Hugging the Shore: Essays and Criticism

by John Updike

WINNER OF THE NATIONAL BOOK CRITICS CIRCLE AWARD "Writing criticism is to writing fiction and poetry as hugging the shore is to sailing in the open sea," writes John Updike in his Foreword to this collection of literary considerations. But the sailor doth protest too much: This collection begins somewhere near deep water, with a flotilla of short fiction, humor pieces, and personal essays, and even the least of the reviews here--those that "come about and draw even closer to the land with another nine-point quotation"--are distinguished by a novelist's style, insight, and accuracy, not just surface sparkle. Indeed, as James Atlas commented, the most substantial critical articles, on Melville, Hawthorne, and Whitman, go out as far as Updike's fiction: They are "the sort of ambitious scholarly reappraisal not seen in this country since the death of Edmund Wilson." With Hugging the Shore, Michiko Kakutani wrote, Updike established himself "as a major and enduring critical voice; indeed, as the pre-eminent critic of his generation."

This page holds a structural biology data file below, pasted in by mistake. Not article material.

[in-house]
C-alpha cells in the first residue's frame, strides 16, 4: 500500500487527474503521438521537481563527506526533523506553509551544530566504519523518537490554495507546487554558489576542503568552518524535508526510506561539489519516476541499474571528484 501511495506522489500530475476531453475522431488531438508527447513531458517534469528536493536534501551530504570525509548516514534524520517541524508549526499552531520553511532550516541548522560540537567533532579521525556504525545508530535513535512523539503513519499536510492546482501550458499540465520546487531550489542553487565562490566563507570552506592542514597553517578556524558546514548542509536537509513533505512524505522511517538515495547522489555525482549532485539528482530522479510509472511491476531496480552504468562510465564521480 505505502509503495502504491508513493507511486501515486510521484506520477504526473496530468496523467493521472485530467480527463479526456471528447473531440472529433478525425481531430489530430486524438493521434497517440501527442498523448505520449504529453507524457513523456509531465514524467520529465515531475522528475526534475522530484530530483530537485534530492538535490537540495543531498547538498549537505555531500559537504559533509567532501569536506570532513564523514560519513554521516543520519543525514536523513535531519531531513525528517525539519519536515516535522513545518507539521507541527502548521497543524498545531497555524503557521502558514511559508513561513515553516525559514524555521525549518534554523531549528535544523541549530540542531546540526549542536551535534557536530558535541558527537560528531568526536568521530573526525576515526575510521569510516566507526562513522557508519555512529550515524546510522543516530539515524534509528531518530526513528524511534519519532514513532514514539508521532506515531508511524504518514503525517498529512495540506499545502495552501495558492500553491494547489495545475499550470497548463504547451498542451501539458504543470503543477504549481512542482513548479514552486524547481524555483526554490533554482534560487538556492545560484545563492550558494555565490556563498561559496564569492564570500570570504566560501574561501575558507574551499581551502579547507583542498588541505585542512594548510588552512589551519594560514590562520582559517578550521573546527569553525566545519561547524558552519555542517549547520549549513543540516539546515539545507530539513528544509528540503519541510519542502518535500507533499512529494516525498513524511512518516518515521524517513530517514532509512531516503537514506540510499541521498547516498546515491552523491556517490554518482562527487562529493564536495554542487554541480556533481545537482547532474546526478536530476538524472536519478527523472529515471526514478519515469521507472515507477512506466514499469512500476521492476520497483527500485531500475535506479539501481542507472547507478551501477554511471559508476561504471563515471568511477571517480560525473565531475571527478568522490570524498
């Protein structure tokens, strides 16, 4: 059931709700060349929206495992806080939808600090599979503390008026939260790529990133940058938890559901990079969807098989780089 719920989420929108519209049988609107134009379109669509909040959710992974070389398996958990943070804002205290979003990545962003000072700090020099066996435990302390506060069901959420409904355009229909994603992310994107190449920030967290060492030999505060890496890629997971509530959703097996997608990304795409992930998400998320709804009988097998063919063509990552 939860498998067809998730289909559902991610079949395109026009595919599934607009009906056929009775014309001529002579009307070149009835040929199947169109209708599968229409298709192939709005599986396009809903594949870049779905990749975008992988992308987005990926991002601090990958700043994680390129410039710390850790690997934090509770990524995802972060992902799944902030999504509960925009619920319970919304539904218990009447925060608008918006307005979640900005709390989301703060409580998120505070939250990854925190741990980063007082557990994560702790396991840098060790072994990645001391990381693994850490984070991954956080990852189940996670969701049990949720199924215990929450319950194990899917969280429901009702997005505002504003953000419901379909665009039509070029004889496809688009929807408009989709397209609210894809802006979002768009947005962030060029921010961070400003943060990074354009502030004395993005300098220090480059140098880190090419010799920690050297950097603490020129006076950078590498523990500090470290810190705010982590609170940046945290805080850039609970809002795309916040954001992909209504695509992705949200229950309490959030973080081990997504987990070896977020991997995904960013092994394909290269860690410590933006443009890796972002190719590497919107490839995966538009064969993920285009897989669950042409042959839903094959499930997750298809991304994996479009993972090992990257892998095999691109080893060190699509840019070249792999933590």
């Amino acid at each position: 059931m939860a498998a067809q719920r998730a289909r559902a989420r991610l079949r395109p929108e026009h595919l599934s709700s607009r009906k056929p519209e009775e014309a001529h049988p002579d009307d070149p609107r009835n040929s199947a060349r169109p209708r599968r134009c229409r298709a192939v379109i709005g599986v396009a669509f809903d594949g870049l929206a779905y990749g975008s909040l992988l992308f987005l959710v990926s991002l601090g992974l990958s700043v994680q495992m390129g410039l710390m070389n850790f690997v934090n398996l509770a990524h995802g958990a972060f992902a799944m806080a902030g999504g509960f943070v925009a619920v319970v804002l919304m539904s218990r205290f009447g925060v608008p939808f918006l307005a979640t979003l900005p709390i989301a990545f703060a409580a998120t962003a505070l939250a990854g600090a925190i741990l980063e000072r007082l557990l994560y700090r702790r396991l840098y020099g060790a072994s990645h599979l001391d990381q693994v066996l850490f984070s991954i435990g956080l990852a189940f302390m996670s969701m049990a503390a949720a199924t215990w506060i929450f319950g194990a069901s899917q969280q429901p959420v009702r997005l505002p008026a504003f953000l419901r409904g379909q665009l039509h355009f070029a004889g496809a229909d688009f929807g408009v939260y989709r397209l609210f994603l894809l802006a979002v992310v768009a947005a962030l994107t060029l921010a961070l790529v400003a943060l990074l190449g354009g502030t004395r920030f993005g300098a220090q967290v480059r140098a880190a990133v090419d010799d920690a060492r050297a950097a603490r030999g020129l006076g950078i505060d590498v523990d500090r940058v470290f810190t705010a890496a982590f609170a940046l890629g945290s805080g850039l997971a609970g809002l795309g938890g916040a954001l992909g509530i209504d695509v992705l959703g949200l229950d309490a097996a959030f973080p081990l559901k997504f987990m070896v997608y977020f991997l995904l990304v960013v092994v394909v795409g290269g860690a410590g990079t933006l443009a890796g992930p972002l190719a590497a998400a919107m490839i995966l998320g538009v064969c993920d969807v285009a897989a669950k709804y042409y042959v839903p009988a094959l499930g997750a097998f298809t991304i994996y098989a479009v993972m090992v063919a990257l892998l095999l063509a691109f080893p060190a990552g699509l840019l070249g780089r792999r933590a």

Assorted Prose

by John Updike

John Updike's first collection of nonfiction pieces, published in 1965 when the author was thirty-three, is a diverting and illuminating gambol through midcentury America and the writer's youth. It opens with a choice selection of parodies, casuals, and "Talk of the Town" reports, the fruits of Updike's boyish ambition to follow in the footsteps of Thurber and White. These jeux d'esprit are followed by "Hub Fans Bid Kid Adieu," an immortal account of Ted Williams's last at-bat in Fenway Park; "The Dogwood Tree," a Wordsworthian evocation of one Pennsylvania childhood; and five autobiographical essays and stories. Rounding out the volume are classic considerations of Nabokov, Salinger, Spark, Beckett, and others, the earliest efforts of the book reviewer who would go on to become, in The New York Times's estimation, "the pre-eminent critic of his generation." Updike called this collection "motley but not unshapely." Some would call it a classic of its kind.